Supreme Court grants permission to appeal in challenge to removal of Disability Living Allowance from severely disabled children

19 Aug 2014 | by Caroline Sweeney

Permission has been granted by the Supreme Court to appeal against a decision of the Court of Appeal rejecting a claim that the Social Security (Disability Living Allowance) Regulations 1991, which operates so as to automatically suspend disability living allowance after a child has been in hospital for 84 days, breaches both article 8 and 14 ECHR.  The provision in the 1991 regulations suspending disability living allowance affects around 500 of the most severely disabled children in the country each year.  The evidence is clear that with respect to such children the caring and financial burden placed on their families increases when their child is in hospital.  On behalf of the father of one such child (who sadly died during the course of these proceedings) it is argued that the Court of Appeal was wrong to have found that the discriminatory effects of the 1991 regulations were justified, the Appellant contending that they were “manifestly without reasonable foundation” and contrary to article 14 ECHR.  It is also contended that the Court of Appeal was wrong when, in considering whether the impugned measure was justified, not to have given weight to the United Nations Convention on the Rights of the Child and the United Nations convention on the Rights of Persons with Disabilities.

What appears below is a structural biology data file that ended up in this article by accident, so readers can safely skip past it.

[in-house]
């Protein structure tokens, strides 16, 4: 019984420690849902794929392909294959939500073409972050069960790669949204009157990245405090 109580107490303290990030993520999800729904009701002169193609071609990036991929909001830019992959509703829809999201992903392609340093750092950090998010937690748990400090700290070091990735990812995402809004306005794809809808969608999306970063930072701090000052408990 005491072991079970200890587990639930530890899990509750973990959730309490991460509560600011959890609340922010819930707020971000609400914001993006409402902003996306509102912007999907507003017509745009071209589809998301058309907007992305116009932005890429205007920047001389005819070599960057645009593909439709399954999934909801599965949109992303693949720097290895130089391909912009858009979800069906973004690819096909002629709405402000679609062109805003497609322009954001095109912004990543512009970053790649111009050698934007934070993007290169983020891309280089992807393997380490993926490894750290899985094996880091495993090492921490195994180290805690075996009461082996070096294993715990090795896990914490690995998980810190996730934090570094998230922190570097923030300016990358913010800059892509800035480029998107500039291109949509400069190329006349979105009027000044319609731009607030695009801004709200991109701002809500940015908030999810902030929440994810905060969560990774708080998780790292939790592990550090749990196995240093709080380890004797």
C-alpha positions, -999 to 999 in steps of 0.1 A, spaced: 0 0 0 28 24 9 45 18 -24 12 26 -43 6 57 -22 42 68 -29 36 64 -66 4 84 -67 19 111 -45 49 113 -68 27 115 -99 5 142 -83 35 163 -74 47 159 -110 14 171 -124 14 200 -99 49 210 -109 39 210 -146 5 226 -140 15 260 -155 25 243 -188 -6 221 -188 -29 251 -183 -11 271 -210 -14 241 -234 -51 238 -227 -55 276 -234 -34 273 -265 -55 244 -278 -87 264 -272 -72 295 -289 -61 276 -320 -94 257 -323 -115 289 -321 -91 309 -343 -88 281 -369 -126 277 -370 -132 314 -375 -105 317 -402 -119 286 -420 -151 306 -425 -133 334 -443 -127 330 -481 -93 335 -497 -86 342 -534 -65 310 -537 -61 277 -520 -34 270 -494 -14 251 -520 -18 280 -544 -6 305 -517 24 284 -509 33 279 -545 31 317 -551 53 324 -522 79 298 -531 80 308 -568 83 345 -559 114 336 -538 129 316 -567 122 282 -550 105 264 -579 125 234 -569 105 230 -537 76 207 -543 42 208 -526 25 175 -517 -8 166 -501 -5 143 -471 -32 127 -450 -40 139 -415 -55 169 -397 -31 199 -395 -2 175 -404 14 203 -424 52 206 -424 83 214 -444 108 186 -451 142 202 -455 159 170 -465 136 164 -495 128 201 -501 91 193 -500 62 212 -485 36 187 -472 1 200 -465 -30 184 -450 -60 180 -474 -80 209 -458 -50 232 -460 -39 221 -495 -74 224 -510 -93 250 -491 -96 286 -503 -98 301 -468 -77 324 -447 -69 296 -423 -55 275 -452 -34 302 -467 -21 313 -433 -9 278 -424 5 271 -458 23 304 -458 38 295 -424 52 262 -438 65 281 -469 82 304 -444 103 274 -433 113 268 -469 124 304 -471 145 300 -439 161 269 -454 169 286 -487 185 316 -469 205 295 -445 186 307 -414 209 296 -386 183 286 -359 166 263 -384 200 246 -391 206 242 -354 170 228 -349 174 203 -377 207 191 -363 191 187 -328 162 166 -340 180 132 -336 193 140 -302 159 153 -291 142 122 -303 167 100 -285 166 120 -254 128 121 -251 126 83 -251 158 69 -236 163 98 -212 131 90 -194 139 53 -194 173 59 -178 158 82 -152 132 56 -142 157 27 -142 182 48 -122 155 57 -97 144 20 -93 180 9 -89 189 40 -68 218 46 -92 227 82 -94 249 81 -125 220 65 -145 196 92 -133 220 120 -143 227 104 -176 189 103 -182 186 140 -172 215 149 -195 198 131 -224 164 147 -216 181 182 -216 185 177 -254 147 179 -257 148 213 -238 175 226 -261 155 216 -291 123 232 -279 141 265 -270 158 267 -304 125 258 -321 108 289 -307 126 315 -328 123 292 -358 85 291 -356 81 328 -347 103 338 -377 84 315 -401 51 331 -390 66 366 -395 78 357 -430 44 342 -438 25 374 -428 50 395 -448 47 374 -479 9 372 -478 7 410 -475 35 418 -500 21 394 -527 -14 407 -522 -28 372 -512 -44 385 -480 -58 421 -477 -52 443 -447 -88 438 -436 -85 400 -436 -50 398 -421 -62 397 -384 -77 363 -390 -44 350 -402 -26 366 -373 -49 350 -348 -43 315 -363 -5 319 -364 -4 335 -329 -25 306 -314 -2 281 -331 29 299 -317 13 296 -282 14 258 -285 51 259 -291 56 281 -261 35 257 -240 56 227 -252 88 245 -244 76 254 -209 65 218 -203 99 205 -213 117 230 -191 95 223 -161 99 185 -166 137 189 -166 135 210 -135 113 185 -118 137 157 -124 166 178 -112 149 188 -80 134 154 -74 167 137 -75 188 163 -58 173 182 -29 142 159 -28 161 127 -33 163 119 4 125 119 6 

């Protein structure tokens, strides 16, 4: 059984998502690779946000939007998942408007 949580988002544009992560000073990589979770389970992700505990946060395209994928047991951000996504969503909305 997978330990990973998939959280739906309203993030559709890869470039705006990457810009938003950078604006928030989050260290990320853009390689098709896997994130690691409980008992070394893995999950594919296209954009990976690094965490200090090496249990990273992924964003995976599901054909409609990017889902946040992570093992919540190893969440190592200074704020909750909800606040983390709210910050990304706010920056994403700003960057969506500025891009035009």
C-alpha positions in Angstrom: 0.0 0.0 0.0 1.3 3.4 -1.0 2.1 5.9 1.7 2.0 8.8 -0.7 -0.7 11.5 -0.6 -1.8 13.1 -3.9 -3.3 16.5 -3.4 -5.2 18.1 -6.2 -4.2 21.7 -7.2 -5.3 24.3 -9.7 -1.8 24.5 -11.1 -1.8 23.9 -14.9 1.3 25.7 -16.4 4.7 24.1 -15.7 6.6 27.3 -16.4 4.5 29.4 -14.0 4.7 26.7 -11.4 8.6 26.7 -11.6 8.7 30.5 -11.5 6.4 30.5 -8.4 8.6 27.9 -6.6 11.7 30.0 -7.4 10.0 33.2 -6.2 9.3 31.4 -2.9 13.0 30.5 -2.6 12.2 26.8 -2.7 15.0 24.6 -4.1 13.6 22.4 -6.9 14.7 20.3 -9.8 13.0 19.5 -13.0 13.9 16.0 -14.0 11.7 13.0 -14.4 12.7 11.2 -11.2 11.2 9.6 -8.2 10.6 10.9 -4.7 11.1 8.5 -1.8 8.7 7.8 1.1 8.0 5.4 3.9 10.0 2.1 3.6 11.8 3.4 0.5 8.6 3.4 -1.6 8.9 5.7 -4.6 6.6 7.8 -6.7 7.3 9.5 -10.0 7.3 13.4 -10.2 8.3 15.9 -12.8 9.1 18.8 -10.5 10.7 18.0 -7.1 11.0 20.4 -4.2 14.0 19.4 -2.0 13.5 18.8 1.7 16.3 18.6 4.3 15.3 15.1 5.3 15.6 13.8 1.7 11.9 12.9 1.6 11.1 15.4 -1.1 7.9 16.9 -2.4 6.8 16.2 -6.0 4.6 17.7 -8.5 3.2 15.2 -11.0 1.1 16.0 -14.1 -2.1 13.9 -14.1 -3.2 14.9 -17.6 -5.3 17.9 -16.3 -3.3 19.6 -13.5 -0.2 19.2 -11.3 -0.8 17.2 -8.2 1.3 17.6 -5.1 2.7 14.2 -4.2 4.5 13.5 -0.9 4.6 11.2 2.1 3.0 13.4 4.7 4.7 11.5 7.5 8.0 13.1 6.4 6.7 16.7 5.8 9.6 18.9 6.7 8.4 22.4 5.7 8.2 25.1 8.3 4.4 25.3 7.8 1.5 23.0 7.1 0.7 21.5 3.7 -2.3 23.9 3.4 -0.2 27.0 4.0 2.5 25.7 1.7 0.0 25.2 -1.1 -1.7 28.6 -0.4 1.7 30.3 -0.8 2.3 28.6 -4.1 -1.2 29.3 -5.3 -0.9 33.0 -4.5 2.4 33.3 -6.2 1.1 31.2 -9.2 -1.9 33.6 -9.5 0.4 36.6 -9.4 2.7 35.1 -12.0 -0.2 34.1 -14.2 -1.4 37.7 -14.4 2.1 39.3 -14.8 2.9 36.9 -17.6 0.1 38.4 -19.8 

The Supreme Court will also consider whether article 8 ECHR is engaged in circumstances where a state benefit is withdrawn and in doing so whether it should follow the approach of the European Court of Human Rights in McDonald v UK rather than its own approach in the same case, R(McDonald) v Kensington and Chelsea RLBC.  Furthermore the Supreme Court will consider whether the Court of Appeal was wrong not to have found the 1991 regulations to be in breach of article 8 ECHR due to its assessment of the proportionality of the provision being inconsistent with the obligation to ensure that “the best interests of children are a primary consideration” as required by article 3 of the United Nations Convention on the Rights of the Child.

The judgment of the Court of Appeal can  be found here, CM v Secretary of State for Work and Pensions [2014] EWCA Civ 286.

Ian Wise QC and Stephen Broach act for the deceased child’s father.